workplace [n] - a place where work is done
Over the years I've worked with developers in cubicle farms and private offices, in open spaces and cloistered bureaus. And once there was a basement room across the hall from a mortuary, but I try to forget about that project.
The workplace affects the contentment of its captives, but for some developers the workplace isn't entirely about coffee machines and cafeterias. The workplace is where they spend their hours thinking, creating, and producing. It's not the cubicle, but the computer,the tools, and the code. Bad code gives these developers headaches and anxiety. Good code makes them happy and productive.
Unhappy developers want to change their workplace for the better. I often get questions about how to make this happen. in my experience, change in this area is not something you can do through dictatorship or static code analysis. On a project with hundreds of compiler warnings, you can't just set "treat warnings as errors" and make a place better overnight. You have to guide your peers in a direction that will make them genuinely desire improvement and change. It's not a technical problem, but a sociological problem that requires leadership, and above all, patience.
More than a few developers who are unhappy with their workplace join groups related to software craftsmanship. It's unfortunate that the manifesto for this movement uses an ornamental typeface on Victorian looking paper. These subtle gratuities help to drive the misconception that the members are elitists who build over-engineered solutions.
There is a fine line between over-engineering and improvement, and the debates between "delivering business value" versus "crafting perfect software" always reminds me of the TV shows where celebrity chefs save failing restaurants. All the restaurants on these shows seem to have have the same fundamental problems.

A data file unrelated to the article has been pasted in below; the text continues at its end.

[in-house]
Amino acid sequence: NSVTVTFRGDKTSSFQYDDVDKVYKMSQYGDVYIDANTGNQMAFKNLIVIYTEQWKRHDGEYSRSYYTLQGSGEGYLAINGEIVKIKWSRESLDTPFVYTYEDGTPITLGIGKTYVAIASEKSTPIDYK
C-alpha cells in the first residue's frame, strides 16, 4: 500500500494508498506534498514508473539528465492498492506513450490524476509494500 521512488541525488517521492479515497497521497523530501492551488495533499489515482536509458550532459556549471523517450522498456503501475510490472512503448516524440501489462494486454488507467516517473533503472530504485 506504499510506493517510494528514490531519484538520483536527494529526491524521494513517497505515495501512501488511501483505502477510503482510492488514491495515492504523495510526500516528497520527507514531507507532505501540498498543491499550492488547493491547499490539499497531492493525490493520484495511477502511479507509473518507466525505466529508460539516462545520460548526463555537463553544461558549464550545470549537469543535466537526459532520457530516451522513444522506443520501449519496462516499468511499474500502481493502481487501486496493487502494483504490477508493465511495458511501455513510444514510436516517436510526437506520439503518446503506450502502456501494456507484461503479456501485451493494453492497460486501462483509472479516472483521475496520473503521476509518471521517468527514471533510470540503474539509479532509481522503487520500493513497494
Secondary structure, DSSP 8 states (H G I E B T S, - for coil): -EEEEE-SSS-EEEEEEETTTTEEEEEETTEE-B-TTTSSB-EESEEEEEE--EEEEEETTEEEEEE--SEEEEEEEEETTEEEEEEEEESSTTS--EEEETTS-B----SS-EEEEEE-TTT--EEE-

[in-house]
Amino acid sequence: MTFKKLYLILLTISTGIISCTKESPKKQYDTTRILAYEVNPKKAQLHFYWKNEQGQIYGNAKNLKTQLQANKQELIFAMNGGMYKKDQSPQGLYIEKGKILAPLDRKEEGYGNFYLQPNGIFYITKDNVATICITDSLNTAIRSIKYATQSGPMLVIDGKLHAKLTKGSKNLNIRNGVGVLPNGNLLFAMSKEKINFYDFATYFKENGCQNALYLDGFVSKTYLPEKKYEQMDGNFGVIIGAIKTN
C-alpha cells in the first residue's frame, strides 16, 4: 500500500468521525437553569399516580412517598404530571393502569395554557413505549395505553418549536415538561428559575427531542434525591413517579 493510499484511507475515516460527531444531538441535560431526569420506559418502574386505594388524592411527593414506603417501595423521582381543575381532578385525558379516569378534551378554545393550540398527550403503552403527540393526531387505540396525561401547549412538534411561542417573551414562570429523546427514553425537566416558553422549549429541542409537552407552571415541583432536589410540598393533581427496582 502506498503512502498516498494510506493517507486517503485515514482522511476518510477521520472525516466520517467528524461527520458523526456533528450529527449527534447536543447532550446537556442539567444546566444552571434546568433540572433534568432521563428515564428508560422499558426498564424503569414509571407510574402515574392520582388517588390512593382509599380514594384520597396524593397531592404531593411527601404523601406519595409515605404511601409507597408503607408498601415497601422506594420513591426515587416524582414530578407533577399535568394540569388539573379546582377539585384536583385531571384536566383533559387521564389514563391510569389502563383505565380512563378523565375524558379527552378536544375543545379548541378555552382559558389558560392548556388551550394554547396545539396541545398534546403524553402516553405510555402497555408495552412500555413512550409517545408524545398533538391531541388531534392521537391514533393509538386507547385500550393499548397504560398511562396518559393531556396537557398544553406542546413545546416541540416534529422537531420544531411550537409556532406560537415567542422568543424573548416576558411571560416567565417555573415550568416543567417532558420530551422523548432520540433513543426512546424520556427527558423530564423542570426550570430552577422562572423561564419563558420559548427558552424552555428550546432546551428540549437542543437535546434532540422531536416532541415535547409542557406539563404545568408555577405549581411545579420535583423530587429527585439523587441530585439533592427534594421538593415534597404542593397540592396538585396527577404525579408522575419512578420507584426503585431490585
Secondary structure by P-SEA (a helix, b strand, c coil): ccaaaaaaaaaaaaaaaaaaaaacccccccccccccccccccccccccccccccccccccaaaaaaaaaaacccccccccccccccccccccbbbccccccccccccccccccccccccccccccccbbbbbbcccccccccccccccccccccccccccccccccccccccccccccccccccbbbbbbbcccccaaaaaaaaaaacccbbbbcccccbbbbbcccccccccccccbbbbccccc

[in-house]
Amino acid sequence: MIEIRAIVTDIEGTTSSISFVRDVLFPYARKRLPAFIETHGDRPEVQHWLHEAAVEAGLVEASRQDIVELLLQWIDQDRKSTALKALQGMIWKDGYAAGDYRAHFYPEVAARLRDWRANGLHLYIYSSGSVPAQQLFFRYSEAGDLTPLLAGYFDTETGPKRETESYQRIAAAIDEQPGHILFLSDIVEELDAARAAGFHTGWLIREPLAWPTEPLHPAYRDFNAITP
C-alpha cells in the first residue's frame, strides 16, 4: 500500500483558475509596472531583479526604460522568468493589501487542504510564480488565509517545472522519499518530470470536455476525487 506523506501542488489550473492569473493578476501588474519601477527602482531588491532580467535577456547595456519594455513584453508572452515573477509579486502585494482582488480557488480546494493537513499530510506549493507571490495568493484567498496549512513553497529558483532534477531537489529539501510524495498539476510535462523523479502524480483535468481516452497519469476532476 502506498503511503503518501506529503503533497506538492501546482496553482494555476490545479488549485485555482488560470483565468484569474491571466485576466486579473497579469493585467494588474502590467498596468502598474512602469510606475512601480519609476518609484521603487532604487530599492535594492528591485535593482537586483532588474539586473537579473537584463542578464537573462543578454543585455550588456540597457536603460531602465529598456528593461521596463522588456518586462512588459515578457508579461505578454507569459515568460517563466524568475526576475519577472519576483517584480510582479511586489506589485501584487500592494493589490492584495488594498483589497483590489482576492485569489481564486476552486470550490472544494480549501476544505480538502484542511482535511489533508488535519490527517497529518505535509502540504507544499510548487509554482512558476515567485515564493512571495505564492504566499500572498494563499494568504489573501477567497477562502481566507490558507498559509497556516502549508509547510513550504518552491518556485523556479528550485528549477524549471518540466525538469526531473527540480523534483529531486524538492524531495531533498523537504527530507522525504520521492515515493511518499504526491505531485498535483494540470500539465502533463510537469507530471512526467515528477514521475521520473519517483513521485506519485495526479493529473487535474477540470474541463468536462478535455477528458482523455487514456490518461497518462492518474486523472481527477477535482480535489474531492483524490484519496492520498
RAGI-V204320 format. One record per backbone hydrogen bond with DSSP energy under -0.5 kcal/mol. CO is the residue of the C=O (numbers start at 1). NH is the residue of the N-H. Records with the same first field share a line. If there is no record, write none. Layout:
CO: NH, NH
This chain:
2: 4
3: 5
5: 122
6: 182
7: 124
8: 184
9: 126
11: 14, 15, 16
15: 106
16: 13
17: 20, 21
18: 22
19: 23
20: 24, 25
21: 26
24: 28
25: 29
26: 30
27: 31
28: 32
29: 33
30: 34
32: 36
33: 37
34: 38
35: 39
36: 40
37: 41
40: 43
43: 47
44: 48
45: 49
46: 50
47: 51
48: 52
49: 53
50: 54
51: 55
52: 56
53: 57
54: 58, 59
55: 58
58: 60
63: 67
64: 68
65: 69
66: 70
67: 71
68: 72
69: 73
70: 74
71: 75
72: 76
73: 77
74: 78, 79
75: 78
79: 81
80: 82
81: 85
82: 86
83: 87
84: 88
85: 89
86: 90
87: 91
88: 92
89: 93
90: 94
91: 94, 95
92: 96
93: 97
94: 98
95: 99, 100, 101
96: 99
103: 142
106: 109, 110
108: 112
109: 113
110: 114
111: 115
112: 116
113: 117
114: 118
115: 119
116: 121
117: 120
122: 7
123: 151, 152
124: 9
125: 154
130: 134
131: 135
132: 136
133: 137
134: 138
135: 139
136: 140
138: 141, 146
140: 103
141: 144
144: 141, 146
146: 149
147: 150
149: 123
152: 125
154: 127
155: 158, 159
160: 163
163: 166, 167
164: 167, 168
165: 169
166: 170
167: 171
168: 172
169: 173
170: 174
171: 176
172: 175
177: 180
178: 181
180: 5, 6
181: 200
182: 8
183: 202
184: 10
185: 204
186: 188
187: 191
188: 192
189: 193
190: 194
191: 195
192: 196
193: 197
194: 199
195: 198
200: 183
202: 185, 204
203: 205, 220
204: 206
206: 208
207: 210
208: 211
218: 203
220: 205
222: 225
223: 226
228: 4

1. They take shortcuts, like microwaving crab cakes.
2. They have disorganized, dirty kitchens.
3. They use frozen pre-cooked food instead of fresh ingredients.
All of the above are done in the name of "delivering value", or putting food on a plate. Software development is similar because there are many shortcuts we can take, but unlike bad food, the effects of bad software are difficult to measure. Once the cooks at the failing restaurant see how better habits lead to better food, the kitchen become a happier, productive workplace.
The key to turning things around is getting people to care. This can't happen by flaming during a code review or rewriting someone else's code. It can happen by catching the attention and curiosity of other people in the workplace and showing them there is a world where people aim for self improvement. This can happen with inclusive events like a "lunch and learn" or book club (try running a book club with the Clean Code book, for example).
Not everyone will attend, but you have to stay positive. Changing the way people think about themselves and their work is a long process that can only work if there is the opportunity for regular communication and introspection.